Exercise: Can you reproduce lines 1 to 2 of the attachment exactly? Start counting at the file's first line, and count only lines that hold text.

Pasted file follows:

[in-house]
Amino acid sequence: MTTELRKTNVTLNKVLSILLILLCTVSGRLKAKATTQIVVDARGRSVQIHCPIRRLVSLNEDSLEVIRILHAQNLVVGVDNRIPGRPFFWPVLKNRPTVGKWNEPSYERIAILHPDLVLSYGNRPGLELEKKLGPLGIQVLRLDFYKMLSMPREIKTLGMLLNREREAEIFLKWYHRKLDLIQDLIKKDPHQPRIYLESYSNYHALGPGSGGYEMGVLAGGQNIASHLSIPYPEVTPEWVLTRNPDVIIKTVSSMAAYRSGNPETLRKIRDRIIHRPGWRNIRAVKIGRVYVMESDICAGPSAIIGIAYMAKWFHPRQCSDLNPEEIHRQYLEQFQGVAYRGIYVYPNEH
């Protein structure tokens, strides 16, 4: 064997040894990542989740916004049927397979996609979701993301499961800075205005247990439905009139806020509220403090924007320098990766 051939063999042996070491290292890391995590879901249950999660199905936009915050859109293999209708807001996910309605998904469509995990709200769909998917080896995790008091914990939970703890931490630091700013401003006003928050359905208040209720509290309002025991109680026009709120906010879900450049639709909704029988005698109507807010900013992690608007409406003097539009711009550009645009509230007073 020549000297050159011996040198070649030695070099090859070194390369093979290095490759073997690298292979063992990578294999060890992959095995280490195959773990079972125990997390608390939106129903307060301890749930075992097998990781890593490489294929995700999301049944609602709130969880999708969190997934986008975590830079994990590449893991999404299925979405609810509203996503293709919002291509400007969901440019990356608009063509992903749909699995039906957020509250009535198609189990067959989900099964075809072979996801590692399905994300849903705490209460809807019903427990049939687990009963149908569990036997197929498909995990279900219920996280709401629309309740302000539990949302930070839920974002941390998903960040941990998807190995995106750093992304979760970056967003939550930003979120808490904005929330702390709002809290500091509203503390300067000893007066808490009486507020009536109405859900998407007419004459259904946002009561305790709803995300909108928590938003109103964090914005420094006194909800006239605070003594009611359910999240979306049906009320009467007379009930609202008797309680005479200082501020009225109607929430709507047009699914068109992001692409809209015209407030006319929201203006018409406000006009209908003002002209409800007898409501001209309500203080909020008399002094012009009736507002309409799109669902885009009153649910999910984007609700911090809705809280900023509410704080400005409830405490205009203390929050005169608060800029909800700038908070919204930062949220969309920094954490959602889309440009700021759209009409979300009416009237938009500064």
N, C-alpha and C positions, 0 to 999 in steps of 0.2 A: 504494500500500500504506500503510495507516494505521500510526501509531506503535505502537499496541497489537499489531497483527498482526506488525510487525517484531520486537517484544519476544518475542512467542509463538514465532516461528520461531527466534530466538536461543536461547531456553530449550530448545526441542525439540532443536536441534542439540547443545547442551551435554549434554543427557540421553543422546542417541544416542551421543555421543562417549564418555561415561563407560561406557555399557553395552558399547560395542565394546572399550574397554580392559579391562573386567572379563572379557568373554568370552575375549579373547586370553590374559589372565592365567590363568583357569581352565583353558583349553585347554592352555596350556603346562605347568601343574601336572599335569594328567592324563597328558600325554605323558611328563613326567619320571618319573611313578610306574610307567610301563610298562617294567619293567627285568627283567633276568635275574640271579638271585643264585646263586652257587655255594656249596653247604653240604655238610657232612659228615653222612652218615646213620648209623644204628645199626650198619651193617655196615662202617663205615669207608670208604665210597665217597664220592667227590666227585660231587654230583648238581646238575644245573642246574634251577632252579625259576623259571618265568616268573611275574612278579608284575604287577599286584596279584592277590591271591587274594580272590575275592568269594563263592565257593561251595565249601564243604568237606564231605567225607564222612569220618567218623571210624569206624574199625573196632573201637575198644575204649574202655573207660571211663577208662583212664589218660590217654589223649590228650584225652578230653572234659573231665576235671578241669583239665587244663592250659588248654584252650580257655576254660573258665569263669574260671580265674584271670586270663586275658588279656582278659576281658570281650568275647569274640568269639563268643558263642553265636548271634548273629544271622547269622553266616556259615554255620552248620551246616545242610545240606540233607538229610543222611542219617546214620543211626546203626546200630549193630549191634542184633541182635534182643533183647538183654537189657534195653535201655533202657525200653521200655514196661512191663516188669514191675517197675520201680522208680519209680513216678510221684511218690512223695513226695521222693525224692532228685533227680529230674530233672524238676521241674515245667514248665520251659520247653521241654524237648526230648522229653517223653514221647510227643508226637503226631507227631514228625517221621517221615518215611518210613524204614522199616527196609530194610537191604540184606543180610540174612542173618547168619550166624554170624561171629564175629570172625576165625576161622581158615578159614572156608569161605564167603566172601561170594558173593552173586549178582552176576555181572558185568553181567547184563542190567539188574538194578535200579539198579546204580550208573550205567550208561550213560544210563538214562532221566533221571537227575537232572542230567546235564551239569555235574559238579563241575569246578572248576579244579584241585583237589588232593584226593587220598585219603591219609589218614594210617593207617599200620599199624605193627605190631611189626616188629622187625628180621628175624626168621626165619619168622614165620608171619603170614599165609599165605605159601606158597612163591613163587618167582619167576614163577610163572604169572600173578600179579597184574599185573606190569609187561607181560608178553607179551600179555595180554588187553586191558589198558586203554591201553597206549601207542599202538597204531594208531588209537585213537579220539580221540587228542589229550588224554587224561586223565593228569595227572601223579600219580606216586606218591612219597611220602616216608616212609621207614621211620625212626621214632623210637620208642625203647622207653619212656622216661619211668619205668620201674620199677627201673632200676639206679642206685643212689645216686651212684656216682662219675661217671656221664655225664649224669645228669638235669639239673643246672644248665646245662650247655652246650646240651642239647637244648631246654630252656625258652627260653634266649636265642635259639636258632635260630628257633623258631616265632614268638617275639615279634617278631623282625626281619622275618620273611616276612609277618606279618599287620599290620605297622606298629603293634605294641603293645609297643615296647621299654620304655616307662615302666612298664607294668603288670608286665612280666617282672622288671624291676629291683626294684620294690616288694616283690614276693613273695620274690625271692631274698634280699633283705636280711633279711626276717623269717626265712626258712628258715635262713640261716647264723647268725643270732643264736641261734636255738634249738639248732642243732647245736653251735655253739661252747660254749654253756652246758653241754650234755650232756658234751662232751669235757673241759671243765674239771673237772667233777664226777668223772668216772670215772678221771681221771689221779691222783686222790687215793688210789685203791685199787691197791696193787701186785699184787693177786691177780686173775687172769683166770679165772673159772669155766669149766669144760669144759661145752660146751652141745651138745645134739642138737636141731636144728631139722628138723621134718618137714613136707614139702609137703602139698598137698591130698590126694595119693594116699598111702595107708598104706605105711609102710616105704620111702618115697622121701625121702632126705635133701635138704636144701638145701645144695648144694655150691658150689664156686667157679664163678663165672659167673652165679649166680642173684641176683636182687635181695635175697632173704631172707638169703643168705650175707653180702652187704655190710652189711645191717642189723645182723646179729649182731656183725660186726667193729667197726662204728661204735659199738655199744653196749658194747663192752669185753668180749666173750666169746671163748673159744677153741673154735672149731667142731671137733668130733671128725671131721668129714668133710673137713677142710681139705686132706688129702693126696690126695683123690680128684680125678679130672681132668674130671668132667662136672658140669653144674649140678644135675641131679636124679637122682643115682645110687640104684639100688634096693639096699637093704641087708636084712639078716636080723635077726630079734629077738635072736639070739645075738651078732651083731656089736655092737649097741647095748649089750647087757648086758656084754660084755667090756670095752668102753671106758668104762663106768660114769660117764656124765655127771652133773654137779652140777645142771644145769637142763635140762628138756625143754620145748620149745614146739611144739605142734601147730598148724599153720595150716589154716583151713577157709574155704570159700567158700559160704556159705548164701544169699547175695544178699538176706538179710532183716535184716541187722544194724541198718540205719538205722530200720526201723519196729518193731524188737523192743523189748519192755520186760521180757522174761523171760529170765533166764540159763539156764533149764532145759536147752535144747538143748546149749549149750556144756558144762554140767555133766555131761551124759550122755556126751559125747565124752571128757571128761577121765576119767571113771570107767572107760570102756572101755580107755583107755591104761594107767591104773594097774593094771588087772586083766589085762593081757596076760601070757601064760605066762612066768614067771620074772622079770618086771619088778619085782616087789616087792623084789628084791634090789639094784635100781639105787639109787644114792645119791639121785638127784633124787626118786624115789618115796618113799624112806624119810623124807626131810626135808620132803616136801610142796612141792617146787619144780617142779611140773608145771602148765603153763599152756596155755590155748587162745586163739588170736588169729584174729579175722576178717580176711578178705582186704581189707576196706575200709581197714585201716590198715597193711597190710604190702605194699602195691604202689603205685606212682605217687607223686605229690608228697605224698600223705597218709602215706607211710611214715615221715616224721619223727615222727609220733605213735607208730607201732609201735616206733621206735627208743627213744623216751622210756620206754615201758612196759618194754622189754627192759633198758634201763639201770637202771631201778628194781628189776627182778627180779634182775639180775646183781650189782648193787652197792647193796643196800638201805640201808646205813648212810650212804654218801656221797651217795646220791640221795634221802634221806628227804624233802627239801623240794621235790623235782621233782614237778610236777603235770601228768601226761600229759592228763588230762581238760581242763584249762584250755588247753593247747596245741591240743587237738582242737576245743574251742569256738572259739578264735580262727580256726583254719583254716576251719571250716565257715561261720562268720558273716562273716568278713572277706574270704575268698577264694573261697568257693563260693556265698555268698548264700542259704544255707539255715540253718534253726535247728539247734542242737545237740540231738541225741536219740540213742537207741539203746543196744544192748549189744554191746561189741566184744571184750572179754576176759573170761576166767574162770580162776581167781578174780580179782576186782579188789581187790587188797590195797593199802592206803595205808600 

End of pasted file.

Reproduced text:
[in-house]
Amino acid sequence: MTTELRKTNVTLNKVLSILLILLCTVSGRLKAKATTQIVVDARGRSVQIHCPIRRLVSLNEDSLEVIRILHAQNLVVGVDNRIPGRPFFWPVLKNRPTVGKWNEPSYERIAILHPDLVLSYGNRPGLELEKKLGPLGIQVLRLDFYKMLSMPREIKTLGMLLNREREAEIFLKWYHRKLDLIQDLIKKDPHQPRIYLESYSNYHALGPGSGGYEMGVLAGGQNIASHLSIPYPEVTPEWVLTRNPDVIIKTVSSMAAYRSGNPETLRKIRDRIIHRPGWRNIRAVKIGRVYVMESDICAGPSAIIGIAYMAKWFHPRQCSDLNPEEIHRQYLEQFQGVAYRGIYVYPNEH